Beware scabies in close-quarters living situations

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By WVUA23 Digital Reporter Sierra Fletcher

While it’s not often discussed alongside other, more prominent sexually transmitted diseases, scabies can and does spread just as, if not more frequently among close-quartered living spaces such as on college campuses.

According to the Centers for Disease Control and Prevention (CDC), scabies is an invasion of the skin by a microscopic mite that burrows itself under the upper layer of the skin, where it then lives and eventually hatches its eggs.

Scabies is spread via skin-to-skin contact with another person who has scabies. The most common way to contract scabies is contracted is through sex, but just like head lice or bed bugs, you can also catch it by sharing clothes or sleeping in an infested bed.

Symptoms present in the form of a red rash alongside itching, and while it most often pops up on intimate areas it can also settle in spots like elbows, fingers, backs and feet.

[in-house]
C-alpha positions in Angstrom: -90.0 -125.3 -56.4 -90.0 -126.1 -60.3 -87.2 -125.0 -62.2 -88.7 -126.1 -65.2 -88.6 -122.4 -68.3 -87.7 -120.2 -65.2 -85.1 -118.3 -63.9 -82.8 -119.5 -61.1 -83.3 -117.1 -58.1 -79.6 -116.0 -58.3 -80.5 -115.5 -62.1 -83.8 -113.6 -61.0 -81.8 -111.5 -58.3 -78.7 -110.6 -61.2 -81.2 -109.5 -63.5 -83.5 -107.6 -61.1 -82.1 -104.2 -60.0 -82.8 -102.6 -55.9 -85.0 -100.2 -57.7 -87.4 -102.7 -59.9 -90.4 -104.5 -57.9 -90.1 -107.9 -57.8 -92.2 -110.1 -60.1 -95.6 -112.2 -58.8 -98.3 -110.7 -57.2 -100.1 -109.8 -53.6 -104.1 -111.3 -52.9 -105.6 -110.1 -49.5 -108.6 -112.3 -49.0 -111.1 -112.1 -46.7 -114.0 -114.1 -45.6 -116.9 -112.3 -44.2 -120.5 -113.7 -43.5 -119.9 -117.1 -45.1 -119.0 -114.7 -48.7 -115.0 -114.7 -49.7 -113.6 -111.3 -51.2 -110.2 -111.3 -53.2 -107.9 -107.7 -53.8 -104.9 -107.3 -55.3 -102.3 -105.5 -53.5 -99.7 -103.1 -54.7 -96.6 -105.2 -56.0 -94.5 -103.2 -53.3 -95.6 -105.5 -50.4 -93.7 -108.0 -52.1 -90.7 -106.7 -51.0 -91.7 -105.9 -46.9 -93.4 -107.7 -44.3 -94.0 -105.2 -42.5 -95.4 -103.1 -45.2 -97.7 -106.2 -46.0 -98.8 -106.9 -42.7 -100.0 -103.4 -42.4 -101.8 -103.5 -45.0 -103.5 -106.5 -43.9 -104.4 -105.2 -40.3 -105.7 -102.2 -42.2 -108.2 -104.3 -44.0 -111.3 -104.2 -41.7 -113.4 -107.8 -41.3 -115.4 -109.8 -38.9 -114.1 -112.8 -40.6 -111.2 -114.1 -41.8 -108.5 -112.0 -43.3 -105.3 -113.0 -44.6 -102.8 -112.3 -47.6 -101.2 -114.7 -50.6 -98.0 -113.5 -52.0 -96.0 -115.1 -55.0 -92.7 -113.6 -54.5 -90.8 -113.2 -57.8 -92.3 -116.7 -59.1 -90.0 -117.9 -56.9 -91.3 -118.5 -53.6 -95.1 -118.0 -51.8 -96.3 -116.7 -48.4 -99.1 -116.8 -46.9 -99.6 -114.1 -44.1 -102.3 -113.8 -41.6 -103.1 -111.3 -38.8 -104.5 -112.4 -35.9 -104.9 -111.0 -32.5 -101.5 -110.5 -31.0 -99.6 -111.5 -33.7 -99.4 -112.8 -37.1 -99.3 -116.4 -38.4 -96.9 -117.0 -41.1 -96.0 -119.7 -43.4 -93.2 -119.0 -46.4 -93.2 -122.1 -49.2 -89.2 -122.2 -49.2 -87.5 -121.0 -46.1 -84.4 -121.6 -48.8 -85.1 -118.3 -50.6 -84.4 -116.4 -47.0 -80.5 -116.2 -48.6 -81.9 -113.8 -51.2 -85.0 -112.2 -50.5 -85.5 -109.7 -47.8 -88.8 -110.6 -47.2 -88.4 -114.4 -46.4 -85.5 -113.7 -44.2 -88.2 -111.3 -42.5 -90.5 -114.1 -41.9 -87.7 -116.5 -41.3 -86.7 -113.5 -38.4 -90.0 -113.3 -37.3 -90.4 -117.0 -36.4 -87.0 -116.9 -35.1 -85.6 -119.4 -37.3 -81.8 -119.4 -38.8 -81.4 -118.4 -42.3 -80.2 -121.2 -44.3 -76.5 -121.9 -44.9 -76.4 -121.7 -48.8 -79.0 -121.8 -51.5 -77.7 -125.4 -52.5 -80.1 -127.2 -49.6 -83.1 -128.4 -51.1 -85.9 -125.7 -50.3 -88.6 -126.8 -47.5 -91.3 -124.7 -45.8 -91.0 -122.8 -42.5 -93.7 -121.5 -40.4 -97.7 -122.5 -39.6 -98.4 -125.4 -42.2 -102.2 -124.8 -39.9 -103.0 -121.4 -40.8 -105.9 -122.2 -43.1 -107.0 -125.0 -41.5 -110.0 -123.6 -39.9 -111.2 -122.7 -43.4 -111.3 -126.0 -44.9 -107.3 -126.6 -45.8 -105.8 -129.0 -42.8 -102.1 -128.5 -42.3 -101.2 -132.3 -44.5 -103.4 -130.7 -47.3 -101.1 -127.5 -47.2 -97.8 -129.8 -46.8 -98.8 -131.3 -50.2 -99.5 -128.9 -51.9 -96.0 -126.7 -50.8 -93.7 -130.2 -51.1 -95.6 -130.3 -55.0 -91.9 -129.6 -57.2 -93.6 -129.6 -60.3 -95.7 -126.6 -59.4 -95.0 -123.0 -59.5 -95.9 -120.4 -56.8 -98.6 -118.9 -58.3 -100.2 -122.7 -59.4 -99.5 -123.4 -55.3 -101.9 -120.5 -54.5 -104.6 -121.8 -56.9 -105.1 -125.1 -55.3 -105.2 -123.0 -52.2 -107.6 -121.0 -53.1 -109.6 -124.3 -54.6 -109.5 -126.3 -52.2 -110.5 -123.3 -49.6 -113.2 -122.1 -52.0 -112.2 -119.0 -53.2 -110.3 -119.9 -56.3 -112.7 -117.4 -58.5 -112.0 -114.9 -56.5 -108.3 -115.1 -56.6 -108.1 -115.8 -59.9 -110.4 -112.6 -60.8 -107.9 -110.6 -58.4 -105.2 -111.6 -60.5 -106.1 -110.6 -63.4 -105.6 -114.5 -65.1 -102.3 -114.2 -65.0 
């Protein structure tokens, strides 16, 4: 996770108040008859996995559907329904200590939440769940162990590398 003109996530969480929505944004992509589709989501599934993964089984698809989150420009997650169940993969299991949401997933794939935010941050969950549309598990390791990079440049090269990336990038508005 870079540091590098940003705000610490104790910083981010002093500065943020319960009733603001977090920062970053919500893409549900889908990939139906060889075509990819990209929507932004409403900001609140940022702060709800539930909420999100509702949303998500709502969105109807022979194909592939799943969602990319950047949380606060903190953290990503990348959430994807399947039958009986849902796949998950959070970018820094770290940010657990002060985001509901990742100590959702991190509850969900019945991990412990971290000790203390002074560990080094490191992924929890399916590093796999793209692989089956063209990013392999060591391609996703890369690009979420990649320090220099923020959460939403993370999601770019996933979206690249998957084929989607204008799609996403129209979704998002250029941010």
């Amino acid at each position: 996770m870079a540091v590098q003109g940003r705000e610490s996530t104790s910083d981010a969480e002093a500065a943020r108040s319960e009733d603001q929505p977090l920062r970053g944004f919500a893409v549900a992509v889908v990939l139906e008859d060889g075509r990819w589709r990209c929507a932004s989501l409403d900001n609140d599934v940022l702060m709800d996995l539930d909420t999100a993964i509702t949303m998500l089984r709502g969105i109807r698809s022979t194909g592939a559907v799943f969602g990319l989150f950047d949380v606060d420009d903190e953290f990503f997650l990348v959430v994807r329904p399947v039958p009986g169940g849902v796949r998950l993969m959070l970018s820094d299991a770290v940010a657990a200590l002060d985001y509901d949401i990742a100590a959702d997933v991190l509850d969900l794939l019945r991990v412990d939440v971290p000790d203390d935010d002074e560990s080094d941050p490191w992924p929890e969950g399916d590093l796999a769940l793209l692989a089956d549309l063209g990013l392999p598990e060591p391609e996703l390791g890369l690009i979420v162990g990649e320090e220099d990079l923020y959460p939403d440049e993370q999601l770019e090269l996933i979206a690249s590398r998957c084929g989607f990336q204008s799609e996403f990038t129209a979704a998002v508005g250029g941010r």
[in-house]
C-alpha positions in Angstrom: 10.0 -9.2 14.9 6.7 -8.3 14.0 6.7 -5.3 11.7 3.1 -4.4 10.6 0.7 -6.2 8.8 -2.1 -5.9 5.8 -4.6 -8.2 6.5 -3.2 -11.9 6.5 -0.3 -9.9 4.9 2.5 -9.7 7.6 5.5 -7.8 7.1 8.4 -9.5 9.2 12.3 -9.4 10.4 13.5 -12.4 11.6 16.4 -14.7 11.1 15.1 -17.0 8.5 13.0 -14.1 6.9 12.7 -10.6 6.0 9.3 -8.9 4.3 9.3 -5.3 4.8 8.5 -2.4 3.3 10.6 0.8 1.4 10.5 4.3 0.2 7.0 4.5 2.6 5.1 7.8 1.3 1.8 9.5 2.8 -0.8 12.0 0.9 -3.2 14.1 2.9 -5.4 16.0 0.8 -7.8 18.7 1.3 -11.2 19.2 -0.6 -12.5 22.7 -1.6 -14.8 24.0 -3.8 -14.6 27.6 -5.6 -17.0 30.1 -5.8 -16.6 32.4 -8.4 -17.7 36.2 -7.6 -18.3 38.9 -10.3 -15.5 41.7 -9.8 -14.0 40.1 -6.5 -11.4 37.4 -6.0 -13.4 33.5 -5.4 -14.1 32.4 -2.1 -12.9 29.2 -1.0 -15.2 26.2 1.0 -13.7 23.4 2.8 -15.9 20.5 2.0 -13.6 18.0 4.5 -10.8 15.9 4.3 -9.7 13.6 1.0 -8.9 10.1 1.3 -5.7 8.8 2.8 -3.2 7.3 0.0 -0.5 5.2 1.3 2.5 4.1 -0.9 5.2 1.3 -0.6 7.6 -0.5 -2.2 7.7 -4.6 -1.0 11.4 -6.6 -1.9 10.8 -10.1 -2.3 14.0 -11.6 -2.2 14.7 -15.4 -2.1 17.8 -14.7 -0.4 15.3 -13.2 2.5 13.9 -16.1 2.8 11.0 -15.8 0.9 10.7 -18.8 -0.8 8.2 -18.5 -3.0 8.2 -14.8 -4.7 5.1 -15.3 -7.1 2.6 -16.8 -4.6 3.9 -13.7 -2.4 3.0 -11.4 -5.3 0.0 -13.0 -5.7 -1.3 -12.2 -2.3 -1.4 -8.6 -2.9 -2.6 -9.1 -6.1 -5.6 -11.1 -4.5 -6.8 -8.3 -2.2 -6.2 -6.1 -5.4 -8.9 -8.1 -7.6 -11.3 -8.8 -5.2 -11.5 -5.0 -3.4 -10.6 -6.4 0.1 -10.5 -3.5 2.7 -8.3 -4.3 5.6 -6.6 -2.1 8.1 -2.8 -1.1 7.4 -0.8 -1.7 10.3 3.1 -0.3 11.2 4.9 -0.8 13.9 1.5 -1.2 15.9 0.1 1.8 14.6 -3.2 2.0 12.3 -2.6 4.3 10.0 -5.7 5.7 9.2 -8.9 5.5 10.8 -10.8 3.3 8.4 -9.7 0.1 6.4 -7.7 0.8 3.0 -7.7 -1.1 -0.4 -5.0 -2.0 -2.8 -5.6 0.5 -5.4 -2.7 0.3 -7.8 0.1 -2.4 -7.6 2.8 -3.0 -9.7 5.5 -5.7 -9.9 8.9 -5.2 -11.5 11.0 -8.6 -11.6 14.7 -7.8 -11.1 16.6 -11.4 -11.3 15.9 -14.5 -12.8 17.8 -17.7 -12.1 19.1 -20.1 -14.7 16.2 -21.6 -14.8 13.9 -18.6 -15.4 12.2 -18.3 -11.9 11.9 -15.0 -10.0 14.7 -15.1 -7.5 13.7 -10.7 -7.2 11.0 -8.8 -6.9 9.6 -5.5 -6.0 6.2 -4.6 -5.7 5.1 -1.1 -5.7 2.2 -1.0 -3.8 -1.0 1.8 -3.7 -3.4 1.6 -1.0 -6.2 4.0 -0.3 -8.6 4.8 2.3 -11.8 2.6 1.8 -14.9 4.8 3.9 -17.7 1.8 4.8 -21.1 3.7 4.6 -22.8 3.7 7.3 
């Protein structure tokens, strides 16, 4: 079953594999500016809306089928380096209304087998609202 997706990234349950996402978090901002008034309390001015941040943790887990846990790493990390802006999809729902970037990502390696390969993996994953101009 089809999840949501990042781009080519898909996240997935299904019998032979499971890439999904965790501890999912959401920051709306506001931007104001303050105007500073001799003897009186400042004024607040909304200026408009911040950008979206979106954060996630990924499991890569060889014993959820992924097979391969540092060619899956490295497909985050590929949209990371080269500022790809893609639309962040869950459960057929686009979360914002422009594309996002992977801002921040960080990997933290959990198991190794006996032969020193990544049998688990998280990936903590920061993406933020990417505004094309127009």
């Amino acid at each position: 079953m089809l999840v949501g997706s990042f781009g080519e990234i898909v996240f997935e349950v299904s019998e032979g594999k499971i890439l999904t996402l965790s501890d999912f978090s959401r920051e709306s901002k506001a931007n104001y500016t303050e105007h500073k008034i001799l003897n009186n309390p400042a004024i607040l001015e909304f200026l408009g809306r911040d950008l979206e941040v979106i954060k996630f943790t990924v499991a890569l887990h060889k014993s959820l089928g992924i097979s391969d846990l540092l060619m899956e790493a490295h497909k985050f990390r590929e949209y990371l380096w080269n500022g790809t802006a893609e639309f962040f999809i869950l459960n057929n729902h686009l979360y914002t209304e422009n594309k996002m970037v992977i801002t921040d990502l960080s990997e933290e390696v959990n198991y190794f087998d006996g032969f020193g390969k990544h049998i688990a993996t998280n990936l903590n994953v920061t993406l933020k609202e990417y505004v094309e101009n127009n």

Most often, you won’t know you have it until you go to the doctor to treat your rash and, surprise, it’s scabies.

“We actually don’t know how it started to spread and we don’t know where it began in all honestly, but we have been asked to just take precautions and be careful,” said a University of Alabama student who lives on campus.

Treatment is available through a doctor’s prescription, and the problem will clear up within a month after treatment begins. Mites can only survive two or three days without a host.

“Although scabies is contagious, they are treatable,” said a nurse at American Family Care. “Scabies can live on you for about one to two months on a person if not treated.”

Anyone living in close quarters with non-family members should consider taking extra precautions, including not sharing clothes or linens. If one household member contracts the mite, everyone should consider getting treatment.

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